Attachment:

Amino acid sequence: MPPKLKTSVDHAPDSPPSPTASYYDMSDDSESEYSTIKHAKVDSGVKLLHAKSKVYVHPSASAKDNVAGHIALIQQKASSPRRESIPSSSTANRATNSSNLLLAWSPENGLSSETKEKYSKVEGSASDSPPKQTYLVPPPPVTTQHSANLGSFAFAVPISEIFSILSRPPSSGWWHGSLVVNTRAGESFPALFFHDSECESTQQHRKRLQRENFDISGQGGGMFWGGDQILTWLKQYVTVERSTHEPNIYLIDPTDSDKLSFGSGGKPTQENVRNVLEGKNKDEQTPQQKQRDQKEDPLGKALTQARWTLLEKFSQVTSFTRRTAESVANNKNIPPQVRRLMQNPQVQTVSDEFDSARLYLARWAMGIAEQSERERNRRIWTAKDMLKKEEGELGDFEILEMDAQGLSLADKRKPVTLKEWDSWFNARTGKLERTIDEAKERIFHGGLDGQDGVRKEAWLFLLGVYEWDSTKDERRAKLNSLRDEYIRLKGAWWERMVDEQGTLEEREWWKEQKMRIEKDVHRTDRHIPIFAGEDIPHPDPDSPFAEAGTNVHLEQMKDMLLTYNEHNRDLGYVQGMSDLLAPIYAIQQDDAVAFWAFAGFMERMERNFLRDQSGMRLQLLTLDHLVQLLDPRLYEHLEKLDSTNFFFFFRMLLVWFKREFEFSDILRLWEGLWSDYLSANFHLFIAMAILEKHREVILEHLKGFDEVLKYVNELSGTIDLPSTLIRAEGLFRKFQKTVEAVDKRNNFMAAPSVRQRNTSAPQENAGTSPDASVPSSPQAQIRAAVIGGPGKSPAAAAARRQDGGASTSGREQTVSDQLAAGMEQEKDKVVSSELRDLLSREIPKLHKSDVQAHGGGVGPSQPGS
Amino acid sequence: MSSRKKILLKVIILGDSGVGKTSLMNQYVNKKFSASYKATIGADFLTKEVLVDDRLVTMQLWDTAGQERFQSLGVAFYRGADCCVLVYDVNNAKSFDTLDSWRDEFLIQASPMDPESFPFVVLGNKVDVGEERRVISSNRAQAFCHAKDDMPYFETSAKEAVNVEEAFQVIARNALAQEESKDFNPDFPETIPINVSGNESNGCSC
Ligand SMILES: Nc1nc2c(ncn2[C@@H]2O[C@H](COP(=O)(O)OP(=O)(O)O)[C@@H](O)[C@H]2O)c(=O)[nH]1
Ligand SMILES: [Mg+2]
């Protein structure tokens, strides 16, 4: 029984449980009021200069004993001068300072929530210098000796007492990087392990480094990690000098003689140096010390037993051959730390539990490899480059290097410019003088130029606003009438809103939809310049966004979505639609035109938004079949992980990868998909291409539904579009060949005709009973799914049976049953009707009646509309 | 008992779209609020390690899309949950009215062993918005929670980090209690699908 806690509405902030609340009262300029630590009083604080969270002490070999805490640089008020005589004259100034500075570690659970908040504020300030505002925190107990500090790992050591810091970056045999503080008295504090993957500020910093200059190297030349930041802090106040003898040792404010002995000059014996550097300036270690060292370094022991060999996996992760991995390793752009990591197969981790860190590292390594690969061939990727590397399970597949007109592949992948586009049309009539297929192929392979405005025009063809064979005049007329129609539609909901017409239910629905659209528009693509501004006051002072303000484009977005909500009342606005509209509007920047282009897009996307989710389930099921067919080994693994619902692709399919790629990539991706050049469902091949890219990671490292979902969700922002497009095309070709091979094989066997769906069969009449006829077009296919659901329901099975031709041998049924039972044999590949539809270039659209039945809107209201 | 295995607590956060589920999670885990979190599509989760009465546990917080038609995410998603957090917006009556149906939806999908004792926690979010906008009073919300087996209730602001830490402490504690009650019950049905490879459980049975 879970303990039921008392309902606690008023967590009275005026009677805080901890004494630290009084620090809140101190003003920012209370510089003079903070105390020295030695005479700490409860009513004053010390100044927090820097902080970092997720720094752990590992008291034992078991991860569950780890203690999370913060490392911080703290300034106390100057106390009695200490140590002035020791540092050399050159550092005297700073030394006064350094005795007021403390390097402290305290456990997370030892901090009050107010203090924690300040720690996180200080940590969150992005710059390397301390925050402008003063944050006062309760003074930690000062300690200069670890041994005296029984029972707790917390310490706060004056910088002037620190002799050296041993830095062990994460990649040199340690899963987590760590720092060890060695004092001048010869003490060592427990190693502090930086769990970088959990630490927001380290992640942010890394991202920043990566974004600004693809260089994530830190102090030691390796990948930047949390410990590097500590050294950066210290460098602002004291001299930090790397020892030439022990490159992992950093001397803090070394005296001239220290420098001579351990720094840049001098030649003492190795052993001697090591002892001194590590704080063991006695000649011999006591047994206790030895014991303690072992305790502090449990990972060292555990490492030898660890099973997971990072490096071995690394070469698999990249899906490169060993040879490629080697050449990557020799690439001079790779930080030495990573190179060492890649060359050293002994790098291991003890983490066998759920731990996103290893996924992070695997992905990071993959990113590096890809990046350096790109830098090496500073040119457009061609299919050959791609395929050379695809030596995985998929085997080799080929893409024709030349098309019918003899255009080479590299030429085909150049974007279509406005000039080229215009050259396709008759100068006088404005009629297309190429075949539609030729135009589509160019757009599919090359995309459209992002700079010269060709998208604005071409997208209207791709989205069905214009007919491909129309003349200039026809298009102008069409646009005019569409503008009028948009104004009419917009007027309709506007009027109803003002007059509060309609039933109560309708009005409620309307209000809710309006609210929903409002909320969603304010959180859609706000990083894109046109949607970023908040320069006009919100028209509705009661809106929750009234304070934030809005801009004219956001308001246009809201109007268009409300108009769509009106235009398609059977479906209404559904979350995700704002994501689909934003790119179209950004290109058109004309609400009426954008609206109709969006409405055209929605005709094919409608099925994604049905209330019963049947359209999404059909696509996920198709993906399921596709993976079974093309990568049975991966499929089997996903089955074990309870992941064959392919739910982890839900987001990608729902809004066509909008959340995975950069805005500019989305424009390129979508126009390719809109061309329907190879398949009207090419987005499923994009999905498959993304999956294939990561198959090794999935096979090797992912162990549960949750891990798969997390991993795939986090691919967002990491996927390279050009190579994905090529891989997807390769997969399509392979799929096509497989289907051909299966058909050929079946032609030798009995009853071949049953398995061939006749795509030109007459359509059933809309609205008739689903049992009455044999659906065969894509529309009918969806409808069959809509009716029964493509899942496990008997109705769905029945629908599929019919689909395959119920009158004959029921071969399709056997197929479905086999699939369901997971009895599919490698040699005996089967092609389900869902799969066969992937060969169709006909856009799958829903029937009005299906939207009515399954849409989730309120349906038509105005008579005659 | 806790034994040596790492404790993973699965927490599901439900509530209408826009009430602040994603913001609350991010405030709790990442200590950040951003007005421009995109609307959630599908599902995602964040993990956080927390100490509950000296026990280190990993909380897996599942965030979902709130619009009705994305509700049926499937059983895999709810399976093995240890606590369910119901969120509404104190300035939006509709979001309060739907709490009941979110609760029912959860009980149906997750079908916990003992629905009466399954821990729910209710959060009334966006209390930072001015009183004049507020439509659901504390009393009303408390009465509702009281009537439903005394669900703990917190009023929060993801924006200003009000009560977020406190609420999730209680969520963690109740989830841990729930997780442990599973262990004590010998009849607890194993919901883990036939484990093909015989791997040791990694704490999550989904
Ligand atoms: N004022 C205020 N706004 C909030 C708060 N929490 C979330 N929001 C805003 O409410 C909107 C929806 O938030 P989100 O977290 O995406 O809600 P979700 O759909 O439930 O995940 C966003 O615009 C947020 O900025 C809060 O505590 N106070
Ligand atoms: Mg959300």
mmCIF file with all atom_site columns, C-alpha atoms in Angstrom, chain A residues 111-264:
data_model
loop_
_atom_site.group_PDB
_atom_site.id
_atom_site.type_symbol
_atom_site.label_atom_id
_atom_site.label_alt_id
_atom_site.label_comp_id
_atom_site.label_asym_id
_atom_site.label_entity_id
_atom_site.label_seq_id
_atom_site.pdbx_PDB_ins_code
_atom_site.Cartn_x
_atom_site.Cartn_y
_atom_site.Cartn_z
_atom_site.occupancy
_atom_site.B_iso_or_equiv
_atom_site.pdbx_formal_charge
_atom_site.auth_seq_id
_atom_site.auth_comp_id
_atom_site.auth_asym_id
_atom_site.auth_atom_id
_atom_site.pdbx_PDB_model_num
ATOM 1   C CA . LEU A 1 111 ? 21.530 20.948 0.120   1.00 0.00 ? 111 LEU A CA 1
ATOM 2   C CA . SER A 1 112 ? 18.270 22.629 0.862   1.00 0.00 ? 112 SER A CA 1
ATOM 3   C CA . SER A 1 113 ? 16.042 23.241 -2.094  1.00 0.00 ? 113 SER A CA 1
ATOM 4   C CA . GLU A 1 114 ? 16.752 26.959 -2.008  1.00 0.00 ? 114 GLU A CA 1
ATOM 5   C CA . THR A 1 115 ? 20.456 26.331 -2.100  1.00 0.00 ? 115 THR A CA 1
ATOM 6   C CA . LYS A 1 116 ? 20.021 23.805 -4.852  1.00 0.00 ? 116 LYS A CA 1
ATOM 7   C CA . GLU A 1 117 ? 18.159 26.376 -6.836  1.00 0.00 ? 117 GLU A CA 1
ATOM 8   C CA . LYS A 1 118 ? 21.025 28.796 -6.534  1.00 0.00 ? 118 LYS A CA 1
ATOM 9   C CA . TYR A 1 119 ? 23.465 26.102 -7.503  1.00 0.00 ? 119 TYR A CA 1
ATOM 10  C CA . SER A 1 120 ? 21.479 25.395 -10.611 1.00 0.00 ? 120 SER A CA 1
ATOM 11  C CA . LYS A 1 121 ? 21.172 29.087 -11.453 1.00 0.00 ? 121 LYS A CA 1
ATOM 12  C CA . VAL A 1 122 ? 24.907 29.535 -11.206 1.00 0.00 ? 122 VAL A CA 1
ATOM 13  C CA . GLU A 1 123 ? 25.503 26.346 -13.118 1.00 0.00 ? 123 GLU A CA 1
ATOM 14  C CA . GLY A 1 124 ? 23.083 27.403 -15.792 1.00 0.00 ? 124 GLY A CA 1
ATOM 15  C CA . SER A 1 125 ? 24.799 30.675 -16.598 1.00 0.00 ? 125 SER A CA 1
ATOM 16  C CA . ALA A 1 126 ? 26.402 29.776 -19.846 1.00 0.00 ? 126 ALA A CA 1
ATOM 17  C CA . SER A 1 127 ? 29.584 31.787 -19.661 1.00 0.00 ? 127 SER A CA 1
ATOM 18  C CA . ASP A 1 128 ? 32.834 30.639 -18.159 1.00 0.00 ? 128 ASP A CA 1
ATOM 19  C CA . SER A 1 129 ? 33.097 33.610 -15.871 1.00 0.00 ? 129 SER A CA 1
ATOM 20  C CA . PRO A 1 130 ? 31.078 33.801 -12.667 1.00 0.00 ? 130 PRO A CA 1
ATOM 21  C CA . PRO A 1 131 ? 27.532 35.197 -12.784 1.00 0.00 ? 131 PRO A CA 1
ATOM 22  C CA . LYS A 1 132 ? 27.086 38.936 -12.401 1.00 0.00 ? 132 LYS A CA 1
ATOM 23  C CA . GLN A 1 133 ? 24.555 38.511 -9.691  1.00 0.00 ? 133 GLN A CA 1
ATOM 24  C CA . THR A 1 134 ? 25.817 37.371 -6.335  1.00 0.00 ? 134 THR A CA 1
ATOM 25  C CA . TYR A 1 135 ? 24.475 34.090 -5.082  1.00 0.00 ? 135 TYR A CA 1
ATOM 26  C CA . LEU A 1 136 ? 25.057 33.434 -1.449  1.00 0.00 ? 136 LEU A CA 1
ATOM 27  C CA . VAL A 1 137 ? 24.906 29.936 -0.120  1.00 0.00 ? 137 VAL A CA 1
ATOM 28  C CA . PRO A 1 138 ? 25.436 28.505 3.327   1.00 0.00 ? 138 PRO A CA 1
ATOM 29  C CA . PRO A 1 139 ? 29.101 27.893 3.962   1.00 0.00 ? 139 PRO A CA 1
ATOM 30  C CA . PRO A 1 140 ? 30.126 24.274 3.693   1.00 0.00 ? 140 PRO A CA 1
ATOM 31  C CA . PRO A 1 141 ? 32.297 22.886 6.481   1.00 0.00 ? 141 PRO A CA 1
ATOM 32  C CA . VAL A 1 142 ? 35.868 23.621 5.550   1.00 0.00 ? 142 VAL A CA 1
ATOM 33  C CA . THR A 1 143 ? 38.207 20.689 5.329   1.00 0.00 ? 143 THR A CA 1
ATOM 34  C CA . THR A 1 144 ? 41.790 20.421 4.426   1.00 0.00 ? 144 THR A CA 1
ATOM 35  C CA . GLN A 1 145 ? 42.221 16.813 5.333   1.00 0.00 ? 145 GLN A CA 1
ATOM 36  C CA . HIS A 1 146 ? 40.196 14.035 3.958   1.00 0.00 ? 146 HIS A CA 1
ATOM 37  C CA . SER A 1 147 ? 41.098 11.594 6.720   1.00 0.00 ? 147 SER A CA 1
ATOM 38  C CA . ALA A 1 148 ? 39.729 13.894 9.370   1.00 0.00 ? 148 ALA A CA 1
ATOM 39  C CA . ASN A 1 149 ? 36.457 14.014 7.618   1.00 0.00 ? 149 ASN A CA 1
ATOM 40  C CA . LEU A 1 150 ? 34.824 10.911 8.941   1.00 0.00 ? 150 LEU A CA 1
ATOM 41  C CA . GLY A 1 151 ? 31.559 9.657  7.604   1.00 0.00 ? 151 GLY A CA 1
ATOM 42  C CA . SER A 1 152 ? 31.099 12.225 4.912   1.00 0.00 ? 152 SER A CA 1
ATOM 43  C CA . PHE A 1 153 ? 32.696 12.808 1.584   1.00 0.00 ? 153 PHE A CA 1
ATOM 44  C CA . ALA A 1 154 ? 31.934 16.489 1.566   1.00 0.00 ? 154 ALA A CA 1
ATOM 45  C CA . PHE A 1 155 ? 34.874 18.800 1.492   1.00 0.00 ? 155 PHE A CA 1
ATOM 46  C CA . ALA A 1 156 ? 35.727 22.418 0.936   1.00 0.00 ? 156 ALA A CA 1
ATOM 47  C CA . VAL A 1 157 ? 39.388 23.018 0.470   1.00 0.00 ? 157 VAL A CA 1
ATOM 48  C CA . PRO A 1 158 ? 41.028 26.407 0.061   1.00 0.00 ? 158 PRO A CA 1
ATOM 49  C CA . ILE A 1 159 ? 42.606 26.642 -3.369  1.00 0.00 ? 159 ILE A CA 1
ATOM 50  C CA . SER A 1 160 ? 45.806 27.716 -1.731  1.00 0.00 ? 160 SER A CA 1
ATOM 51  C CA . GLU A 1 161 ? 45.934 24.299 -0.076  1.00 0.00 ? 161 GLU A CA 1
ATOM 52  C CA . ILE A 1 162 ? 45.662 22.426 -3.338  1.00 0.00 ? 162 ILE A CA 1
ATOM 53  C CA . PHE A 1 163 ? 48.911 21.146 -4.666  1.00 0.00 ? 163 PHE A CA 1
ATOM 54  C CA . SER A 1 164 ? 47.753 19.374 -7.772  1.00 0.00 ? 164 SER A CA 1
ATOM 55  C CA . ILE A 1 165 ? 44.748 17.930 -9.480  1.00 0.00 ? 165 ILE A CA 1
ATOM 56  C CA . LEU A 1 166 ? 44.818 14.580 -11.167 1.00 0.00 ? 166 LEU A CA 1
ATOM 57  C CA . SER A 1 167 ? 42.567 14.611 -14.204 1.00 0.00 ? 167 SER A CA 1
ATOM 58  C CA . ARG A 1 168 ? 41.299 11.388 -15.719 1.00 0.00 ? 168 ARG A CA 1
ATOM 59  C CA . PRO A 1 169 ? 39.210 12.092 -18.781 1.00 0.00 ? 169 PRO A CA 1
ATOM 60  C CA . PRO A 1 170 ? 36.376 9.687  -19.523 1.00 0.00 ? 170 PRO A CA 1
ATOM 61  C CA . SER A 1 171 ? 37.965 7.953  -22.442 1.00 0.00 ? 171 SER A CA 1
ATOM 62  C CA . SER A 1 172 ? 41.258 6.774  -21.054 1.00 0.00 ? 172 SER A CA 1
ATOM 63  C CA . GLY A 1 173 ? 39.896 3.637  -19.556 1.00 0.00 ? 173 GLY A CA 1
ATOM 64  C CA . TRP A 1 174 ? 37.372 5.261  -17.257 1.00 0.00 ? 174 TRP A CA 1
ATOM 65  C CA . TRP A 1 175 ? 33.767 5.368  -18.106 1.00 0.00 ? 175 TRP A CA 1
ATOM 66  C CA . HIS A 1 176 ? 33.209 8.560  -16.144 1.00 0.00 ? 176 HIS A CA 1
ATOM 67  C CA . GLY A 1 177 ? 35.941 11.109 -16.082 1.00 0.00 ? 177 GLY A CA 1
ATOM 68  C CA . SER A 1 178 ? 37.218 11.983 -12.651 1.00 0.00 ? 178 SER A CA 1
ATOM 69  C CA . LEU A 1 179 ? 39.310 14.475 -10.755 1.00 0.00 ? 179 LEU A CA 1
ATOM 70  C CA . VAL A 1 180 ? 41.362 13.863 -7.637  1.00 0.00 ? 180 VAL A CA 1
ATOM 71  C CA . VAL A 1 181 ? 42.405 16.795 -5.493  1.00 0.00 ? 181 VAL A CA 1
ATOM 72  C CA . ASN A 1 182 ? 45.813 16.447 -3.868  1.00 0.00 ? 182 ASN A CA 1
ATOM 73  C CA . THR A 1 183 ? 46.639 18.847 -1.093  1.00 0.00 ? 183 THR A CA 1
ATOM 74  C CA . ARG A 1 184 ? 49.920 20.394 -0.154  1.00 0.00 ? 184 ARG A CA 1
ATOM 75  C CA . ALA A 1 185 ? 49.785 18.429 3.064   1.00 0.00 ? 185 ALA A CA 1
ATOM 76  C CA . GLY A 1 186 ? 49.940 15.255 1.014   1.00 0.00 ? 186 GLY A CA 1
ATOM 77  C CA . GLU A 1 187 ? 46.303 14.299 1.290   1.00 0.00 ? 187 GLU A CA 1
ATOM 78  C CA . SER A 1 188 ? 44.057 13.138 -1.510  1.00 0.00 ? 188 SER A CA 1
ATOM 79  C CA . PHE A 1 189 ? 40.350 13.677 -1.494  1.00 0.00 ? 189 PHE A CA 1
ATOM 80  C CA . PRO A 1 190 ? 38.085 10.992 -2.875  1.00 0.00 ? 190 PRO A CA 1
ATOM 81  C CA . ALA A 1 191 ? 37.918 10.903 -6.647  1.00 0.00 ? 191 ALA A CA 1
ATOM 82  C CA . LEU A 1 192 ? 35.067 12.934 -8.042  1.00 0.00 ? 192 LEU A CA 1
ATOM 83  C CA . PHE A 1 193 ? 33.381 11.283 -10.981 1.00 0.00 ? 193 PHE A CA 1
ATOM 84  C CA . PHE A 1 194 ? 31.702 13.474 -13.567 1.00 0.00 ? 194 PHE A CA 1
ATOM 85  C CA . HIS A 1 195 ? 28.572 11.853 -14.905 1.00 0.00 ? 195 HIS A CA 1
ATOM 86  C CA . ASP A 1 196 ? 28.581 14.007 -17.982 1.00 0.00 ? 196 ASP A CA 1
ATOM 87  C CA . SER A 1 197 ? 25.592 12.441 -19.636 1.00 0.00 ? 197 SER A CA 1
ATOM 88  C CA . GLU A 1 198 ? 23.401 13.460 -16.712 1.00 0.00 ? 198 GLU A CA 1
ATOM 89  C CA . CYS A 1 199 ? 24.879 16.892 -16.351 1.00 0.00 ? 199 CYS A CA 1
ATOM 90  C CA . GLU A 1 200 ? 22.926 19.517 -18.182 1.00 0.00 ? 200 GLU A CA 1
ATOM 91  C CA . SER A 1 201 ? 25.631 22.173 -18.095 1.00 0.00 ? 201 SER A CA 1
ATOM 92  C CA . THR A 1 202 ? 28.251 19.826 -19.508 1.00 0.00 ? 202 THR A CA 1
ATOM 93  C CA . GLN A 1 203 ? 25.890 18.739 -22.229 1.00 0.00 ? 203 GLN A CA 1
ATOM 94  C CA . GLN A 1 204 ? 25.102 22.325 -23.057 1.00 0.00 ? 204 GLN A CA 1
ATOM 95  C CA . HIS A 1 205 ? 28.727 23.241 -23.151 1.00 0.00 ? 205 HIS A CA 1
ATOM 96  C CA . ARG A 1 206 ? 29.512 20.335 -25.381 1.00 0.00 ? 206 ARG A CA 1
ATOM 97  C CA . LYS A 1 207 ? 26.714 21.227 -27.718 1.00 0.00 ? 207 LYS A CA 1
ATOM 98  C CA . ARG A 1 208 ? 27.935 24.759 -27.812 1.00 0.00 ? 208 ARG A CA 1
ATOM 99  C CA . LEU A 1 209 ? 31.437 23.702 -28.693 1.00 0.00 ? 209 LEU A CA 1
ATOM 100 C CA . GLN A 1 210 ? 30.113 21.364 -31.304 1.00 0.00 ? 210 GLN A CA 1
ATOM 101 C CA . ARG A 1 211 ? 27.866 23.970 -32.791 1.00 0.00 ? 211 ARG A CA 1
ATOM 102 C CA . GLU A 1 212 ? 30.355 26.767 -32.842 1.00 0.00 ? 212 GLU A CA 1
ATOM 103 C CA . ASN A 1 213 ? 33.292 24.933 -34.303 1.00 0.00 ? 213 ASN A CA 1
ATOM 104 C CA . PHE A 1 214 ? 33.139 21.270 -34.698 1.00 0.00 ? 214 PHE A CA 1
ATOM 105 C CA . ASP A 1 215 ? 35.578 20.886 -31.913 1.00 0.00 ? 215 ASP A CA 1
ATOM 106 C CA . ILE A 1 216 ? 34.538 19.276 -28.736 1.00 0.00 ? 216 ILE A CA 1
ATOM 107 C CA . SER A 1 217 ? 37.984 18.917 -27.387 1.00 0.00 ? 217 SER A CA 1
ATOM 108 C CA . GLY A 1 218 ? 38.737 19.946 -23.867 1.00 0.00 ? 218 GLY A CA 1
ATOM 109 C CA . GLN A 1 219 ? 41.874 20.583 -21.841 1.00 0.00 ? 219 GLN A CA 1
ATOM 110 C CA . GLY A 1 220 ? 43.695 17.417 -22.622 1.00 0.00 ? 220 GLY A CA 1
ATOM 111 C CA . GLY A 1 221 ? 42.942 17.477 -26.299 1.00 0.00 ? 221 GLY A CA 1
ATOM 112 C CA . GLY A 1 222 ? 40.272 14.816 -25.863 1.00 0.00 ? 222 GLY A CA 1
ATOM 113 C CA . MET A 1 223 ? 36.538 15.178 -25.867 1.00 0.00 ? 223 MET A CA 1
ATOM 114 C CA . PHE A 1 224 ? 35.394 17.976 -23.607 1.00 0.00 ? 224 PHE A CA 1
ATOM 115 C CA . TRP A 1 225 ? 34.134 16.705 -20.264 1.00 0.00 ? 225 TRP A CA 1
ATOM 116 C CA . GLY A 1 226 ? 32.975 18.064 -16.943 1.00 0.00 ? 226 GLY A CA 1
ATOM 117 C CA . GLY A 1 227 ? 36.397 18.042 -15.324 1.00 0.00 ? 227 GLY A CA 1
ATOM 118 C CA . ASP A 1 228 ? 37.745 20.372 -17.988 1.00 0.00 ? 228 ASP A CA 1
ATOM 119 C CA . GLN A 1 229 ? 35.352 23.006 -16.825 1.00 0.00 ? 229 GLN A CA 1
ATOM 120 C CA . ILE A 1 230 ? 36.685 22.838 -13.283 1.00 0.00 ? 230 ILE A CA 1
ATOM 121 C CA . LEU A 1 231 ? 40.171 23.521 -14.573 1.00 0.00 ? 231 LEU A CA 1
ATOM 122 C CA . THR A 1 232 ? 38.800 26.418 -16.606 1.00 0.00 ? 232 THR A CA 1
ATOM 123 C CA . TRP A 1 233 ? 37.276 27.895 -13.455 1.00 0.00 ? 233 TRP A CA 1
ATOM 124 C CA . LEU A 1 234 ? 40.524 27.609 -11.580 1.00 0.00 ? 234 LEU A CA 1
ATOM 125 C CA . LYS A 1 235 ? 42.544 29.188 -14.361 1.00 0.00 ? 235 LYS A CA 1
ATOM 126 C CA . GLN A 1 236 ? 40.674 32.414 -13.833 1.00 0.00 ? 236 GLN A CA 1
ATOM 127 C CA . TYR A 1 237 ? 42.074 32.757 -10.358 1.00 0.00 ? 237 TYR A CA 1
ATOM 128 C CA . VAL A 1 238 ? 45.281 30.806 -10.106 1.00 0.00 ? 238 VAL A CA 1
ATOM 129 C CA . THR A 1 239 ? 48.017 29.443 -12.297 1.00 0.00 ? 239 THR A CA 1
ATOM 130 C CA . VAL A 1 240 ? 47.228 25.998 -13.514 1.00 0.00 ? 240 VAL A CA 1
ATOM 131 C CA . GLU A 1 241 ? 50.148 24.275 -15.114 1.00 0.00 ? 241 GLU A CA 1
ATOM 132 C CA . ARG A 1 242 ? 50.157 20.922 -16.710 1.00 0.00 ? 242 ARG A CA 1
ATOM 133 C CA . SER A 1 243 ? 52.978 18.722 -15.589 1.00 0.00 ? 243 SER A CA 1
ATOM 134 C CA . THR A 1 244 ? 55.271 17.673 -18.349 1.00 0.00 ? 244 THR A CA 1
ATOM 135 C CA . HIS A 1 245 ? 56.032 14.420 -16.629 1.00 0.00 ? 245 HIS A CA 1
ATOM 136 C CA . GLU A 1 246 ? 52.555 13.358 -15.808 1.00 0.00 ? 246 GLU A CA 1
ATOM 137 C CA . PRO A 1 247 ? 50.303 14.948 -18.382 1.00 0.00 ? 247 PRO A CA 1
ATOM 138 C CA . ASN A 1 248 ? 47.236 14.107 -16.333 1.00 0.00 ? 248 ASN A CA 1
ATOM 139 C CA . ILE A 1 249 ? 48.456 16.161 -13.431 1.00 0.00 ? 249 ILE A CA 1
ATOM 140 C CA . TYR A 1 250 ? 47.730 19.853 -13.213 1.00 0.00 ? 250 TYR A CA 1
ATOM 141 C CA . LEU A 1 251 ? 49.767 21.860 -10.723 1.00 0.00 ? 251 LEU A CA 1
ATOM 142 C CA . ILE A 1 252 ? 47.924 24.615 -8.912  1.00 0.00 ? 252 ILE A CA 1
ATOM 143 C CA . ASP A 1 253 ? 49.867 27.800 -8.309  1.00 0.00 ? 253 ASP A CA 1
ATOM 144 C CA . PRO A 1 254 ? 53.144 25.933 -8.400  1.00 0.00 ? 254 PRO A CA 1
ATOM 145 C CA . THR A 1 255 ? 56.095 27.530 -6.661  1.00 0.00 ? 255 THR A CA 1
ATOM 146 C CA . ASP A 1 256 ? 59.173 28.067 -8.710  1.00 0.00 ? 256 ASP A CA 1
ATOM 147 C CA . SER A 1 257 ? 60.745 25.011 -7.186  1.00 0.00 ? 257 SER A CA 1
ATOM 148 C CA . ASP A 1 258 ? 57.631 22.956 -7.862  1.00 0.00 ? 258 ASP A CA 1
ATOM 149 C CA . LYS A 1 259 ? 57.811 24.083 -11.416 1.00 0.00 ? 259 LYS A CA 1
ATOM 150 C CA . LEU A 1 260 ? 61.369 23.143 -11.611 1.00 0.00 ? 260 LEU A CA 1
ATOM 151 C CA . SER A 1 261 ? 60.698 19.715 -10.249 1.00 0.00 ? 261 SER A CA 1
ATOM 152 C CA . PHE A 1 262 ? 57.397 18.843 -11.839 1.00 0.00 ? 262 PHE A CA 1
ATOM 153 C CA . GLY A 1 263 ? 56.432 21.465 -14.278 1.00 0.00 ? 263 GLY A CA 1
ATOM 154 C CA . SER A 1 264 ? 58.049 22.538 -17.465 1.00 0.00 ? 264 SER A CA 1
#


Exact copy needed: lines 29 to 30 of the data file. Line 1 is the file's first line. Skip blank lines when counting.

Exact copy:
_atom_site.auth_asym_id
_atom_site.auth_atom_id